You know, I never set out to be a writer.
I never really liked the process- the pen, the paper, the practice of being alone in my mind. Sitting with my thoughts felt–and feels–a lot like being squished between two people on a crowded subway car. Act normal. Don’t move much. It’ll be over soon.
It’s the perfectionist in me. The personality trait that makes me want to redo, rewrite, rethink almost everything I do. Do it over. You can do better. Once more.
I have a deep desire, the most urgent need, to execute tasks and tests and life in a way I’ll later smile upon. I think about now, the present, and then I think about how I’ll think about now in the future. In ten years, in twenty, will I be proud? Can I enjoy it then? Is there enough here to tell a life story that people will want to have been a part of? That I will want to have been a part of?
Is it ever acceptable to end sentences with prepositions? Get back to me.
What I found, in writing, can be summed in such perfection this way: “I hate writing, but I love having written.”
That speaks to me.
That is writing, articulated.
So then, it’s a funny thing to be blogging. Sharing words and images and hoping that what I click out on a keyboard is worth reading. In one year of doing it–putting myself online–I’ve never once felt entirely comfortable.
In many ways, I just don’t know if it’s in me to ever feel that what I’m doing is enough: good enough, meaningful enough, funny enough, engaging enough. I see challenge and room for improvement and ways to grow and perFECT. It’s not all bad. It’s not all good. Likely I’ll be driven, I’ll be [somewhat] ambitious, I’ll demand excellence of myself and others. But those will come at a cost. Maybe that cost will be too steep sometimes, and I simply won’t have the cash to cover it. Or maybe one day I’ll have enough ego coins in my piggy bank to not sweat it.
With blogging, it’s good to find a niche.
How do I find that?
What am I sharing here?
Why did I tell my mother on my last film job that I wanted to start blogging instead?
How do I justify taking off my clothes, so to speak, for thousands of people everyday and sharing the intimacy of having lived obesely for 20 years and then losing it all and living in thin for the next six? How do I describe going from size 22 to a 4/6? From apple to banana? What would it even matter? And what did I learn from it?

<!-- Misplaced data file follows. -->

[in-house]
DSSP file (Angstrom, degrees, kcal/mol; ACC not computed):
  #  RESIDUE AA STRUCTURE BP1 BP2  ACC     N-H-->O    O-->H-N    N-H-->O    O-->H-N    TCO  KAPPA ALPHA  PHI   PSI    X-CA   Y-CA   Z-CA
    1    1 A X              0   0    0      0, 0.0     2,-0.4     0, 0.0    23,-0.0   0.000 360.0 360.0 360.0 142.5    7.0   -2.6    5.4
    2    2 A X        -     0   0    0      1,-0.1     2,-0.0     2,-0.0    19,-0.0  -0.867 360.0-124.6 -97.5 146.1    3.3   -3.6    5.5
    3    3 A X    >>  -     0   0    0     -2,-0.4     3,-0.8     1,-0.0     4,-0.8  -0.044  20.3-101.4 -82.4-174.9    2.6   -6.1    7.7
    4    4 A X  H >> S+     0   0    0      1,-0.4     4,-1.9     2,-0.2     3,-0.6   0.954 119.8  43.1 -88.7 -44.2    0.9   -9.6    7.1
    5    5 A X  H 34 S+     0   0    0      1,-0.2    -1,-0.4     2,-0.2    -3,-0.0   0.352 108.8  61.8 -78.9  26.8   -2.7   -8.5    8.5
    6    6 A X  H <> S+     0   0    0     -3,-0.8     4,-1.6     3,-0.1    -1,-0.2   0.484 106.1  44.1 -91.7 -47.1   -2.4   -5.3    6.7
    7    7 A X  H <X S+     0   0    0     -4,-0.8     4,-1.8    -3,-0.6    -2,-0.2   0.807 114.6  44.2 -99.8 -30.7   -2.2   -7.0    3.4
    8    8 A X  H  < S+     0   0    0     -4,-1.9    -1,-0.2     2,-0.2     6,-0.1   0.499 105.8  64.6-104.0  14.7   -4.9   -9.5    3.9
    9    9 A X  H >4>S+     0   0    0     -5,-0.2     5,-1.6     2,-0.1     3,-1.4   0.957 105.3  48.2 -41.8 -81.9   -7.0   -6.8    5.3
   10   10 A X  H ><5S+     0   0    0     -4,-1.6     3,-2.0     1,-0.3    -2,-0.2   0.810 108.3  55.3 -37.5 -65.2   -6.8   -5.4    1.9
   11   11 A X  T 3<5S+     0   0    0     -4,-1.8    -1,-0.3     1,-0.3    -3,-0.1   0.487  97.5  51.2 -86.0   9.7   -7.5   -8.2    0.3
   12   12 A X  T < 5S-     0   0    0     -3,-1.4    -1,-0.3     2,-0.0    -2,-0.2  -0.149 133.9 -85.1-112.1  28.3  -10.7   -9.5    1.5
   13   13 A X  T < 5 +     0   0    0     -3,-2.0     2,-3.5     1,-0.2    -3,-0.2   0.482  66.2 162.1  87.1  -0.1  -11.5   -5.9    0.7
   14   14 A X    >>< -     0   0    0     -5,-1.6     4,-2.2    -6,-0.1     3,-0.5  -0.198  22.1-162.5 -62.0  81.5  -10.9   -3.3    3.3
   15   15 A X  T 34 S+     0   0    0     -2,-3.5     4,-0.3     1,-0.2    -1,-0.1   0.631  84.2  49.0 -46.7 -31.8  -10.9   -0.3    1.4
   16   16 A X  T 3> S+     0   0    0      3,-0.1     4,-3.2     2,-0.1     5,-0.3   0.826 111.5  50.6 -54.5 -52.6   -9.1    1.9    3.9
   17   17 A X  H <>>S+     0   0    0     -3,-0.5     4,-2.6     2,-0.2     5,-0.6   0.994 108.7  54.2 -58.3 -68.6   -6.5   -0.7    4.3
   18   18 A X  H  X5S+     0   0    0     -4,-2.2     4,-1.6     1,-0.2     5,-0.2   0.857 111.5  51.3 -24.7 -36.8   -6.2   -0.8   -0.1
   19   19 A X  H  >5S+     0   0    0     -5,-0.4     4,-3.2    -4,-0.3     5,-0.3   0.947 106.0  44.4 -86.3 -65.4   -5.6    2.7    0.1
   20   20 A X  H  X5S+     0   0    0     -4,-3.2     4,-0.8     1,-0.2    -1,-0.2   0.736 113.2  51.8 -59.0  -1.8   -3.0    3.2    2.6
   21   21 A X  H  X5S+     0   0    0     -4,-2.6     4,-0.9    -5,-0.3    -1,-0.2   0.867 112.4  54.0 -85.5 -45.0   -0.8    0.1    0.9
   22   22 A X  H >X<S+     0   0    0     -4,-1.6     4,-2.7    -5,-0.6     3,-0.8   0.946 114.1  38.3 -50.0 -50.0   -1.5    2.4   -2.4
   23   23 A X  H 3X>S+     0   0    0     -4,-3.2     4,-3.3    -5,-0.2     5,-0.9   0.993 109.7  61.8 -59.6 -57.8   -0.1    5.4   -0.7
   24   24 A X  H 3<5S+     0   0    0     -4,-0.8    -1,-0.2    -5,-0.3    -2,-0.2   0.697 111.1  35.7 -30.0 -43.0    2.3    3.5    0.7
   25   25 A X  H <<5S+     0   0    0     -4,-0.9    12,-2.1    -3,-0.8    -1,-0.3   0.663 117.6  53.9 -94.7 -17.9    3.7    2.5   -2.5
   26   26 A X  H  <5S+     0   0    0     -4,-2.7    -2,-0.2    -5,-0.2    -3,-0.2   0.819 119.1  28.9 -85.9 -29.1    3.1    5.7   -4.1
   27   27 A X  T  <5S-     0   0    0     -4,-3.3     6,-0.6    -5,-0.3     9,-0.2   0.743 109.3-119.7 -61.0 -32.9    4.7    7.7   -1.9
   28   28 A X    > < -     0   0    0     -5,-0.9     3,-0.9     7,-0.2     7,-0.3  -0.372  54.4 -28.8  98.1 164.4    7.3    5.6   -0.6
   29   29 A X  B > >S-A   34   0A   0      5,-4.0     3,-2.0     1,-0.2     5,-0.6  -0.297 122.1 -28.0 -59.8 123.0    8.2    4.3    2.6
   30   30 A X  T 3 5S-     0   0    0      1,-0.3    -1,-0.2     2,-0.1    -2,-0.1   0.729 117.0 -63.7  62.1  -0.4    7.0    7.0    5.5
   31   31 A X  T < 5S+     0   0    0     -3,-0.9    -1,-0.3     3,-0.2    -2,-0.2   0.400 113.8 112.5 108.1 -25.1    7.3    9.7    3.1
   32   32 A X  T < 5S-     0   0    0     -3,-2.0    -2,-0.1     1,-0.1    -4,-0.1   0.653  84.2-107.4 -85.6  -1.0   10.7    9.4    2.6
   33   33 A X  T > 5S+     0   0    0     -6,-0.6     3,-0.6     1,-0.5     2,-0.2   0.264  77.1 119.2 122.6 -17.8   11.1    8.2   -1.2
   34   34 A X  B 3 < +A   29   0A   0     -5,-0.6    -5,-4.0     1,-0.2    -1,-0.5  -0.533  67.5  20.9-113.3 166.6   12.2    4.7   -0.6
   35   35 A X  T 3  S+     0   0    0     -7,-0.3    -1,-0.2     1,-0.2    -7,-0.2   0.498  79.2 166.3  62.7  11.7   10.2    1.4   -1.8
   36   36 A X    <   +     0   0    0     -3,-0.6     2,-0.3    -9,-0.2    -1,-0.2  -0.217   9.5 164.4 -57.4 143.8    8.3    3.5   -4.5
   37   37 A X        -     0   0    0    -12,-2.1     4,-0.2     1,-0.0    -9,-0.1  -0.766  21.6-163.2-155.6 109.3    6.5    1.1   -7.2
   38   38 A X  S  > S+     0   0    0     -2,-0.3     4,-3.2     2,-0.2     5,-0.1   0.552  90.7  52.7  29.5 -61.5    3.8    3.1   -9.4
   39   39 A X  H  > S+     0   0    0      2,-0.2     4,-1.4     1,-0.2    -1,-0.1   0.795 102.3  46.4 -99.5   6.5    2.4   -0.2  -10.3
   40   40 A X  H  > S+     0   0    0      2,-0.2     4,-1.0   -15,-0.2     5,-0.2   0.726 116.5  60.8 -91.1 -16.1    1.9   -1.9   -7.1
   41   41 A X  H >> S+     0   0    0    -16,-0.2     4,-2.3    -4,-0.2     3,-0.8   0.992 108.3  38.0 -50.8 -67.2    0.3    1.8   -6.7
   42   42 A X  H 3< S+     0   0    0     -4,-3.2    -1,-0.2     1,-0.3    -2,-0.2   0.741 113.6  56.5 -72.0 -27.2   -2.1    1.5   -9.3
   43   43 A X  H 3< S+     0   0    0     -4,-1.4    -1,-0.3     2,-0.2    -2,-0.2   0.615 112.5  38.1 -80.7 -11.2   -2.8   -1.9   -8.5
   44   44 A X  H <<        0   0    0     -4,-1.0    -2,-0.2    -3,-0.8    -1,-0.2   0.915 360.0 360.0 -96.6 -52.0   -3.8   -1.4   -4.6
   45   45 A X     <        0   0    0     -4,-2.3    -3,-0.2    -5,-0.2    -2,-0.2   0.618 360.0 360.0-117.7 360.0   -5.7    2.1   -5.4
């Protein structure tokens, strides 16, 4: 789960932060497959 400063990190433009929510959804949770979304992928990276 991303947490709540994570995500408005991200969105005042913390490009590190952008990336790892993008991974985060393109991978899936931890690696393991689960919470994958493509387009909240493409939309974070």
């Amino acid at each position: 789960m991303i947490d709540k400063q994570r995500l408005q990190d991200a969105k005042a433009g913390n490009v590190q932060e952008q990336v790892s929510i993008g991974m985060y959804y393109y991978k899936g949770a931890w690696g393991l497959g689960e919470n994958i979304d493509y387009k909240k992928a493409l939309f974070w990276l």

And, what I address over and over, and over, and over, and over (repeat three times more, please), is the root, the seed, of it all. My story, your story, anyone’s story–it doesn’t mean much when you look only at the ending.
I want to hear the beginning. You want to hear the beginning.
It informs the rest of the story.
And so I write with one eye on the rear view mirror, one eye on the road. Very aware of the periphery.
Years ago I heard a quote, from the movie Playing By Heart, and it’s stayed with me ever since. It goes,
“Talking about love is like dancing about architecture.”
It means it’s impossible. It means that no matter how you try, you won’t sum well the essence of love. And while I do agree that a great many things cannot be captured alphabetically and otherwise, sometimes a person explains a feeling I have or have had in a way that just speaks to my soul. Something feels true about it. Raw and pure and exactly how I’d say it if only I’d known those words, in that order, at that time.
Being able to put words to a feeling or a thought or even a time in your life is like hearing a fragment of a song over and over in your head, forgetting which song it is or which way the words go, only certain of the da-na-na-da, and then, all of a sudden, remembering.